What?  How?  Why?  Where are you now?

What is the JET POWERED CANOE PROJECT you ask. Simple, make a turbo-jet engine in the garage and attatch it to a canoe. Why? Why not? You may have seen other sites out there on the subject of turbo jet engines. It's not a new concept. Making one is really quite simple.

Here is the basic idea:

You have an outer solid tube and an inner porous tube that share the same base. The base has a hole in it with a fuel jet screwed in. Ours in from a turkey fryer. The number of holes in the inner tube, or flame tube, and the amout of fuel flowing in (propane, acetylene, etc) set the air/feul mixture. This is critical to create a "self-sustaining" burn. If these factor are incorrect it will flame out, or not light at all. We found experimentation is the best way to find the right mix. Get a good fuel valve, start with few holes in the flame tube and add holes as you go. When the engine runs it is a really incredible sound! It's called a "turbo" jet engine because a car turbo is used to compress the out-going air and force it back into the engine for combustion.

So how do you power a canoe or anything else? Well, um, there are a couple of ways to extract power from a engine such as this. One is to put a second turbo fed from waste air and use it's shaft to drive something like a canoe for example. Another way would be to add a pully to the turbo that's already there to drive something for example a canoe. A much less effecient, but certainly more spectacular thing to do is just run the engine lean and let a two foot flame shoot out the back of the boat. Really not pushing you at all but a hell of a lot more impressive, don't you think?

Why attatch a jet engine to a canoe. Why not? Picture this, your canoeing down the Saco river in Maine. The sun is shining, the birds are singing. You ask you buddy to pass you a beer out of the cooler. He tosses it to you and you crack it open. Just as your about to take a sip you hear a rumbling. Looking around confused you turn to your buddy for an explanation. He shrugs. Suddenly a plastic Coleman RamX 300 doing at least 12 MPH comes screaming around the bend skipping over the water like a hydroplane. The guy in the front is wearing aviator goggles and a beer hat and the guy in the back is roasting hotdogs over a two foot long yellow flame with three mach diamonds in it. As they pass by you hear them yell "Want a hotdog?"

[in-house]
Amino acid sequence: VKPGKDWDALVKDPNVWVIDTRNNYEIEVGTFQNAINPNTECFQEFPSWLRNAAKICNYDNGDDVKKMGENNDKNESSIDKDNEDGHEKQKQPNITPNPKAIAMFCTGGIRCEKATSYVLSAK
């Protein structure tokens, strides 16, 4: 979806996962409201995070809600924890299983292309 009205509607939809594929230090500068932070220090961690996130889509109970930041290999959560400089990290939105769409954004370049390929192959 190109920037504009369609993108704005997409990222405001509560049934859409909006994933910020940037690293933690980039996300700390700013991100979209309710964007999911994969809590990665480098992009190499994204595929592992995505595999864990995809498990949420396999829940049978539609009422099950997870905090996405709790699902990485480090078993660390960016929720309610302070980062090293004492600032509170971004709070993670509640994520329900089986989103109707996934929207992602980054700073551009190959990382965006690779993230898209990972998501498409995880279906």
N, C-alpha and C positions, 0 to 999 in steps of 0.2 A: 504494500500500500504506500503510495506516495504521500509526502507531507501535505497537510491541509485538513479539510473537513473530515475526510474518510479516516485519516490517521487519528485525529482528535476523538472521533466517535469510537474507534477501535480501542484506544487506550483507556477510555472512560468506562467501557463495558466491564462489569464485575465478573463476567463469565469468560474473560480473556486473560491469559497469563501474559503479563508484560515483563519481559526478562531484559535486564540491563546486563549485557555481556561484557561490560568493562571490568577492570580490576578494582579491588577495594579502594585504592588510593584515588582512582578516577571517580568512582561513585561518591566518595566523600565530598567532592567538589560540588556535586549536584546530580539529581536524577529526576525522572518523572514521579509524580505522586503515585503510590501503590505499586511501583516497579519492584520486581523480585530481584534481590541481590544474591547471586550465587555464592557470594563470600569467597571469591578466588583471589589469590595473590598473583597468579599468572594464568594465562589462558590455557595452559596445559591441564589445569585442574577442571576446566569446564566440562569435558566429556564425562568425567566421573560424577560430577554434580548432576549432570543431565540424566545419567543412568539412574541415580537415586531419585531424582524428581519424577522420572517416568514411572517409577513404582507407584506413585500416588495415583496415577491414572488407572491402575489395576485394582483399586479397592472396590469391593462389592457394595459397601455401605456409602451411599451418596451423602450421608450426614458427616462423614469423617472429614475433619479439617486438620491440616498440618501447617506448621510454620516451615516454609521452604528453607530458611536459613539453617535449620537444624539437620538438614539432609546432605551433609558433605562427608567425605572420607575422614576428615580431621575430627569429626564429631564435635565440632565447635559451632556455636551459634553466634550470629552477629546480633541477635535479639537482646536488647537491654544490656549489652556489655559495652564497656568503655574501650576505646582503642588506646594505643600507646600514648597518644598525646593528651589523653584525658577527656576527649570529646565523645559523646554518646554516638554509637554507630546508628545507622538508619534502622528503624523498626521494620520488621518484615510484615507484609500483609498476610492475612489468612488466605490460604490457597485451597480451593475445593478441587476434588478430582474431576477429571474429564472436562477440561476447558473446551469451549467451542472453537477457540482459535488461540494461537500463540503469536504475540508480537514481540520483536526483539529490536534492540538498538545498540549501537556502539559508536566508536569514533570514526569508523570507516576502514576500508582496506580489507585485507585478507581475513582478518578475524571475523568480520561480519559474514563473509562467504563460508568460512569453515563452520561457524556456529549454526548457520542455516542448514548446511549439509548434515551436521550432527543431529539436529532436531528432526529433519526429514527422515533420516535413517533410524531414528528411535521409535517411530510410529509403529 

I know what your thinking, "what the hell is a mach diamond?" Right? Mach diamonds (or shock diamonds) are explained here at Georgia Tech. And here is a link to some cool movies of jet engines at (with mach diamonds in the exhaust).



I know your all wondering how long before we finish this thing. Well here is some history and updates (and some pictures too).

Early Stages

The early version of the engine used gas pipe. It took quite a lot of experimenting to get a self sustaining flame. Here are some pics of the original engine attached to the turbo charger. This turbo is from a 12 liter crane engine. The actual jet engine is the part between the white pipe and the turbo charger.

This engine was drastically underpowered for the turbo we had so we set out to build a bigger one. The next one we built from 16 guage sheet steel. We bent it into concentric cylinders and drilled the inner one. Then we welded an old harley muffler in the side as an air intake. We use a shop vac to start and test the engine. The vac provides the air to test the burnrate and air/fuel mixture. Here is a picture of the new engine:

This engine self-sustained the first try! It seemed to be running very well with propane. So we hooked up the acetylene tank. This turned out to be a bad idea. At first it was burning very well.About a foot of yellow flame (a little too rich) then some chunks of red hot metal. Then a shower of red hot metal. We shut it down and looked inside. the flame tube had melted! We made a cutting torch not and jet engine. I think the problem was we had drilled some holes in the outer wall to light the engine. These holes were taking in air allowing combustion outside the flame tube.The majority of the melting occured near these holes. Back to the drawing board...

A new flame holder tube and we have new life. We've also added a ring to the end which keeps air from exiting around the flame tube. The new flame tube is made from an old harley muffler. It had a tapered end that acts as a nozzle. We ran a 3 minute burn and sparks started coming out. I appeared to be melting but upon post-burn inspection it turned out that the dirty acetylene gas has left a large amount of black stuff deposited inside the tube. This black stuff was burning and shooting out of the end. We're somewhat disappointed with our results. We were hoping for a mach diamond or two. I think we're still burning too rich.